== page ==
After the whirlwind of the last few weeks these last few days have been quite pleasant. That’s not to say there haven’t been moments that prompted the odd eye roll, but in general my stress levels have been a lot lower
Mostly that’s because the frenzy of events has finished for a little while, and also because my staff reminded me I can actually give them jobs to do on top of their day to day stuff. This was all wrapped up in a concern for my health that was heartening.
In the meantime I’ve been carrying on with a piece on Allyship that I’m starting to socialise now I’ve got the basic copy done, and have spent an afternoon wrangling accessibility issues. I need to get some more sensitivity reading done but I’m feeling confident in the piece at the moment.
And this evening we had the regular Destiny stream on Lady B’s Twitch where we pretended to be space pirates for a while.
Tomorrow we need to get the cub’s school clothing sorted ahead of the new term in Monday. He is not looking forward to it.
So, back to work today following my unexpected derailment with a kidney stone yesterday. That was my body telling me to be sensible in hot weather (like the whole of Saturday at Pride and then a glass or two of wine on Sunday). Cue a day of painkillers, a hot water bottle, and the consumption of my own bodyweight in water to flush everything through.
I had (mostly) meetings spread through the day, but also got asked to put my Staff Network hat on to write up the corporate Pride report for the network. It seems to now be an annual tradition to get me to write such things, and as I was halfway through doing something specifically for the library intranet anyway it was only a quick skip and a hop to turn it into something more extensive and stick some photos in there.
That made for a positive end to the day at work, and since then I’ve caught up on TV and started to set up for a second D&D group to run monthly, with some colleagues from work. That’s a nice little side project. With any luck we’ll also be back into the adventures of the DDC this weekend as well.
I was wearing three metaphorical hats today and no physical ones as a sunny day dawned on Pride in Surrey at Camberley’s Recreation Grounds.
Eight in the morning saw me assembling the library stall as part of a wider group putting together stands in the Surrey County Council marquee and there was very little let up from that point.
My metaphorical hats were those of being one of the Library Group Managers, of being co-chair of the LGBTQ+ Staff Network, and part of my extended polycule as we coordinated various vehicles and modes of transport to get there. Somehow the plate spinning didn’t get out of control and I was able to slip between the competing roles with ease, which was helpful.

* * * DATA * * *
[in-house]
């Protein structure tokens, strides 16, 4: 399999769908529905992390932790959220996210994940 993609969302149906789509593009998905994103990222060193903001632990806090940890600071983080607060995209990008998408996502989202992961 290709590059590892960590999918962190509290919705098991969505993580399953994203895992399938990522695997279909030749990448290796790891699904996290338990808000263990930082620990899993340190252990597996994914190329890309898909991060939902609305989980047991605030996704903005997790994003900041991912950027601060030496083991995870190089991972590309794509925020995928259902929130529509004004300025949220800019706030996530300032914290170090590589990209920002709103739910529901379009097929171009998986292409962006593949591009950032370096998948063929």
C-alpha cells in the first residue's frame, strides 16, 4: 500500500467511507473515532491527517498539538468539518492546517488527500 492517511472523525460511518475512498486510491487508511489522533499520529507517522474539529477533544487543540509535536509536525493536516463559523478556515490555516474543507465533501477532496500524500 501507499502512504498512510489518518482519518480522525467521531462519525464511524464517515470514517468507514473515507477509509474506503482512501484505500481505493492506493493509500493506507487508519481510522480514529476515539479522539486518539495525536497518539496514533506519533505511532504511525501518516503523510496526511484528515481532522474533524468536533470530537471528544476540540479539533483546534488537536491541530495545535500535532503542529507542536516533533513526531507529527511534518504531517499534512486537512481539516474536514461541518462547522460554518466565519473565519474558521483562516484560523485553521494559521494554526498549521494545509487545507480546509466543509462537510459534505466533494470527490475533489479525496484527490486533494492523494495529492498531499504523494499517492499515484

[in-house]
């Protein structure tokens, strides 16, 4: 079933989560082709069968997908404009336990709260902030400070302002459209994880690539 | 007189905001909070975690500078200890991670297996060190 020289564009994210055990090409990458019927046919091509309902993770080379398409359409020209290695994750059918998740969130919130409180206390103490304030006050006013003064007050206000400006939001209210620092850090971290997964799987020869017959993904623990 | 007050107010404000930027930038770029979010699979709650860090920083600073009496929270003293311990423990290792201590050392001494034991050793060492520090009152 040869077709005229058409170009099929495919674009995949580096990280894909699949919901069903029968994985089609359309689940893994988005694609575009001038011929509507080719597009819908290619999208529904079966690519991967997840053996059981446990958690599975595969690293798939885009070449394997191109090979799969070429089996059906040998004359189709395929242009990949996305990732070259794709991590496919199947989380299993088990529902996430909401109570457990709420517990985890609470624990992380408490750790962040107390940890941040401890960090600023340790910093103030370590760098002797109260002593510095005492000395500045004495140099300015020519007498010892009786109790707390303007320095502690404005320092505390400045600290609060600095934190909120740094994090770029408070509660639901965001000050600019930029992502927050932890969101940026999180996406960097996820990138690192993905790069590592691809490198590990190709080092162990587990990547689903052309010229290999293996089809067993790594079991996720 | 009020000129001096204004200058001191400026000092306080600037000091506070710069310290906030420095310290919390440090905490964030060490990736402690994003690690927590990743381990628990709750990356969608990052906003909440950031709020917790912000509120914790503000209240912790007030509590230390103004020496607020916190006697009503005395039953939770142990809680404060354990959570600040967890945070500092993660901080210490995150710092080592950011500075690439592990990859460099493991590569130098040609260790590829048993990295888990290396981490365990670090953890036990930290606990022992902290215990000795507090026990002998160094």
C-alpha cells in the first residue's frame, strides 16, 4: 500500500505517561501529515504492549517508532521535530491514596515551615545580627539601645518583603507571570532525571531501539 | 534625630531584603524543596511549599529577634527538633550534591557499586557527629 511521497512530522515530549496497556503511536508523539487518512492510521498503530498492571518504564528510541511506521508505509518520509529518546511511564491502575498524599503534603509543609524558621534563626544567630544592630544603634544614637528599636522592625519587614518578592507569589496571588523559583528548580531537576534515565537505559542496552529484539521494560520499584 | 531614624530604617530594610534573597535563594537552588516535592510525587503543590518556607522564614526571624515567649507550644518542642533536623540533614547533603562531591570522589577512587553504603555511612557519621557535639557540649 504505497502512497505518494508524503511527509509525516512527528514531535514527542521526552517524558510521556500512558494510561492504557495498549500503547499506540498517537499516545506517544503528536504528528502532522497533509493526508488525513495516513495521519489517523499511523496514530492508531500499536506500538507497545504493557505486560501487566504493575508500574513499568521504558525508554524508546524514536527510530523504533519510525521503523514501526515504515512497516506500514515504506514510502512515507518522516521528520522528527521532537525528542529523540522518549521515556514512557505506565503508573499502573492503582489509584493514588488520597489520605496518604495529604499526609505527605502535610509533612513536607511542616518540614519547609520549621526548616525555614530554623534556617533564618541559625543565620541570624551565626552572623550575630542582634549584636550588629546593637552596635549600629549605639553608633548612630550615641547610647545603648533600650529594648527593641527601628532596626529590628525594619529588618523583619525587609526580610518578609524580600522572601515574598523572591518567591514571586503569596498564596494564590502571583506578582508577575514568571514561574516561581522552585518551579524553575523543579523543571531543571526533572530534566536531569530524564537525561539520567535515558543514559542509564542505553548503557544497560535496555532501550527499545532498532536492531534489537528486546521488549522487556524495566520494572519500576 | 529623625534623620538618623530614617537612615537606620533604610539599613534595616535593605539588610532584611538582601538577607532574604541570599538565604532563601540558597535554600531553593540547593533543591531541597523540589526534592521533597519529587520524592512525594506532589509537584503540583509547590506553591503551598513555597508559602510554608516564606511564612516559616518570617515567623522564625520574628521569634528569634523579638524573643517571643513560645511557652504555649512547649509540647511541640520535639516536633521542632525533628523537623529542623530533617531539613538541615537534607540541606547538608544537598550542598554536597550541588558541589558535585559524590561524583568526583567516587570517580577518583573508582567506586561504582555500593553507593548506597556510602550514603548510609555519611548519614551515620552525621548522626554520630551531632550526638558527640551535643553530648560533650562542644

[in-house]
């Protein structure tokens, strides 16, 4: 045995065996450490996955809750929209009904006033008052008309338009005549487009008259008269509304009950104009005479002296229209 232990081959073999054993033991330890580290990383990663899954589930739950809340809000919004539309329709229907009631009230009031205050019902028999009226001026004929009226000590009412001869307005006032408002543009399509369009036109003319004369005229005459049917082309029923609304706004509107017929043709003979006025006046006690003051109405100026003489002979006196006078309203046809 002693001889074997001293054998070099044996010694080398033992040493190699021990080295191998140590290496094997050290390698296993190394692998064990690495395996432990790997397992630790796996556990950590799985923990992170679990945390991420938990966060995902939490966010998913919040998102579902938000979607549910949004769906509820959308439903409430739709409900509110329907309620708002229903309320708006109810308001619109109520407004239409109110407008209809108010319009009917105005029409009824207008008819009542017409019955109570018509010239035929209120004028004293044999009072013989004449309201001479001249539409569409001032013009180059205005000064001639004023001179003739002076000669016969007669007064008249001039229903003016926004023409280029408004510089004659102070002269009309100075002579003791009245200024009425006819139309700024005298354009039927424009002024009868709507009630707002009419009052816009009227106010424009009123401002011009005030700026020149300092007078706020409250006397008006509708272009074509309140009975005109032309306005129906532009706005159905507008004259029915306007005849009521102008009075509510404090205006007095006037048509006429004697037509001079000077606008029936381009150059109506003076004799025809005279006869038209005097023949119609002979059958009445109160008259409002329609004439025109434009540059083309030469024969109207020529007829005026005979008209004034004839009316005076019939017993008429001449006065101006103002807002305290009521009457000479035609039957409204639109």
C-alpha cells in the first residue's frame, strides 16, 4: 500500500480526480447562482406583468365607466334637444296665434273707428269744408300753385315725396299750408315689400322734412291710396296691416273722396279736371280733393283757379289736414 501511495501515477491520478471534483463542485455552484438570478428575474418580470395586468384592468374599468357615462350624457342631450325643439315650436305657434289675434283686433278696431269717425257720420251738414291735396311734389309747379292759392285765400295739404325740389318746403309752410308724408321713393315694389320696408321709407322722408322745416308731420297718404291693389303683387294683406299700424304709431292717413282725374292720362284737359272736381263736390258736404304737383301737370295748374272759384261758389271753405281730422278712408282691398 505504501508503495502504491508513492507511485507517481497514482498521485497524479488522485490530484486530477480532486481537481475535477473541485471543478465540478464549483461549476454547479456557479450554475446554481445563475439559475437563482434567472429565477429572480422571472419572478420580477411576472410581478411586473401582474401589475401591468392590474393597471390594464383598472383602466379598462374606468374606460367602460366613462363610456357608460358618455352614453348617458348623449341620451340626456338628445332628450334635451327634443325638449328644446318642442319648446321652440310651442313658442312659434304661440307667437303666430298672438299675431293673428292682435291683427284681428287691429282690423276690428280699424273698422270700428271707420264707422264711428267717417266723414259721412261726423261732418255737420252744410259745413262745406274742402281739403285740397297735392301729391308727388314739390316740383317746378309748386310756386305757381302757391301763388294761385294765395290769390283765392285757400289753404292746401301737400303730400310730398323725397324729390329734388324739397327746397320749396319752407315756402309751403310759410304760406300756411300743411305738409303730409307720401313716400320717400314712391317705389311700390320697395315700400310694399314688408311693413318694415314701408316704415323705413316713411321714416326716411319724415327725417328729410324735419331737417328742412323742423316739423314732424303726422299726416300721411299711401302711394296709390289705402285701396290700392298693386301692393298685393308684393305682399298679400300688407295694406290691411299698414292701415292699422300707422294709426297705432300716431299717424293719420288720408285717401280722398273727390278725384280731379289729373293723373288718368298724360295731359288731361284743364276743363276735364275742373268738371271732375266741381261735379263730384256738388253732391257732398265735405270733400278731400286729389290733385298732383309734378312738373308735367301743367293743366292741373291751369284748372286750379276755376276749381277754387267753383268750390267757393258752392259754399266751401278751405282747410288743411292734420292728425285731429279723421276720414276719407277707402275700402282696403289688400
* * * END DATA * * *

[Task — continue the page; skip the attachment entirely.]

The whole day has been amazing – a much bigger site than last year at Godalming and thankfully all on a level rather than the entertaining slopes we coped with previously. The route of the parade was also far longer, weaving through the town and shopping centre before heading through residential streets to the park. Barring one very small group of teenage boys trying to be edgy we also had nothing but support and cheers from the crowds who had turned out. If there were counter-protestors (as had been threatened) they didn’t disrupt or dismay anyone.
Instead I was able to support colleagues, network with politicians and other organisations, mind our library mascot for their appearances, and still spend time with my loved ones and the assorted children we had with us.
We may even have persuaded our political portfolio holder to get his face painted with flowers and he very gamely let us decorate him in celebration of his being a fantastic ally both of libraries and the lgbtq+ community.
I’m home now, footsore, slightly sunburned, but fed and watered. Everyone has been delivered home to where they need to be, and I’m having my last cuppa to round out the day. It’s been a good one, and so’s the cuppa.
Even with having a part in preparations for work’s presence at Pride In Surrey this year I’m still feeling unready – but mostly because I’m not sure how I’m actually going to get there. There are train and bus disruptions so I suspect I may have to get a taxi, and this just considering me. Somehow we’ll get the whole Entourage there
In the meantime I have a stack of flags in my bag to use as table cloths on the day. So that’s useful. I need now to start thinking of what I’m going to wear on the day and use as props. To be fair if these are the biggest worried I need to deal with I’ll be fine.
Then next week starts my Leadership training, which I’ve gained access to with my Network Chair role as well as my managing and mentoring a group of managers in the day job. While I’m not expecting anything life changing, I am looking forward to it, and it is already opening doors.
Now, if the anxiety and depression could all nip off down the shops and not come back, that would be helpful.
We’re starting to gear up for the Jubilee celebrations in the libraries, and I’ve just overheard two of my staff on the phone to each other assuring each other that they’re not copying each other and are doing quite different children’s events and crafts based around the book The Queen’s Knickers.